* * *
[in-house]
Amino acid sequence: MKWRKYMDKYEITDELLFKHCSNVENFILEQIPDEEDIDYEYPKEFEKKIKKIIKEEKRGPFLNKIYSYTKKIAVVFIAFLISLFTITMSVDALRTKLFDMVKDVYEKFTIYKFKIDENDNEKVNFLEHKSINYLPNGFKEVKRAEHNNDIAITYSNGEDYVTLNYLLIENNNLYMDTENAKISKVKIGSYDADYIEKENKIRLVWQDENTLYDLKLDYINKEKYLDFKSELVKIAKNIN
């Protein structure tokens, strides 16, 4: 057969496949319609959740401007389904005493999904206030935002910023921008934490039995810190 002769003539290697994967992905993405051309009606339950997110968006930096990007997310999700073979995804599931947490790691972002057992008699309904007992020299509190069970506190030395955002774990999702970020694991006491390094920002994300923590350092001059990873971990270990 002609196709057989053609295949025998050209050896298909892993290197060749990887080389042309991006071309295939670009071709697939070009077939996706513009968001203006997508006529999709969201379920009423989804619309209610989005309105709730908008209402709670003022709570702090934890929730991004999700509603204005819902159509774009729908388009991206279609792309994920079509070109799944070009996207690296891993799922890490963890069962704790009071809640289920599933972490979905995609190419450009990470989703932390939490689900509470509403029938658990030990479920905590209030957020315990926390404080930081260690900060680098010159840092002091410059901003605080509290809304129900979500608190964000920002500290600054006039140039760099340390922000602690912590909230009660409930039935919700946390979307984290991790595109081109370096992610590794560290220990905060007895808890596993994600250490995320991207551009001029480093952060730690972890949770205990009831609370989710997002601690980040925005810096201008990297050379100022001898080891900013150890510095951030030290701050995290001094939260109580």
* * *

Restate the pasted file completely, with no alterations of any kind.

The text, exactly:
[in-house]
Amino acid sequence: MKWRKYMDKYEITDELLFKHCSNVENFILEQIPDEEDIDYEYPKEFEKKIKKIIKEEKRGPFLNKIYSYTKKIAVVFIAFLISLFTITMSVDALRTKLFDMVKDVYEKFTIYKFKIDENDNEKVNFLEHKSINYLPNGFKEVKRAEHNNDIAITYSNGEDYVTLNYLLIENNNLYMDTENAKISKVKIGSYDADYIEKENKIRLVWQDENTLYDLKLDYINKEKYLDFKSELVKIAKNIN
């Protein structure tokens, strides 16, 4: 057969496949319609959740401007389904005493999904206030935002910023921008934490039995810190 002769003539290697994967992905993405051309009606339950997110968006930096990007997310999700073979995804599931947490790691972002057992008699309904007992020299509190069970506190030395955002774990999702970020694991006491390094920002994300923590350092001059990873971990270990 002609196709057989053609295949025998050209050896298909892993290197060749990887080389042309991006071309295939670009071709697939070009077939996706513009968001203006997508006529999709969201379920009423989804619309209610989005309105709730908008209402709670003022709570702090934890929730991004999700509603204005819902159509774009729908388009991206279609792309994920079509070109799944070009996207690296891993799922890490963890069962704790009071809640289920599933972490979905995609190419450009990470989703932390939490689900509470509403029938658990030990479920905590209030957020315990926390404080930081260690900060680098010159840092002091410059901003605080509290809304129900979500608190964000920002500290600054006039140039760099340390922000602690912590909230009660409930039935919700946390979307984290991790595109081109370096992610590794560290220990905060007895808890596993994600250490995320991207551009001029480093952060730690972890949770205990009831609370989710997002601690980040925005810096201008990297050379100022001898080891900013150890510095951030030290701050995290001094939260109580």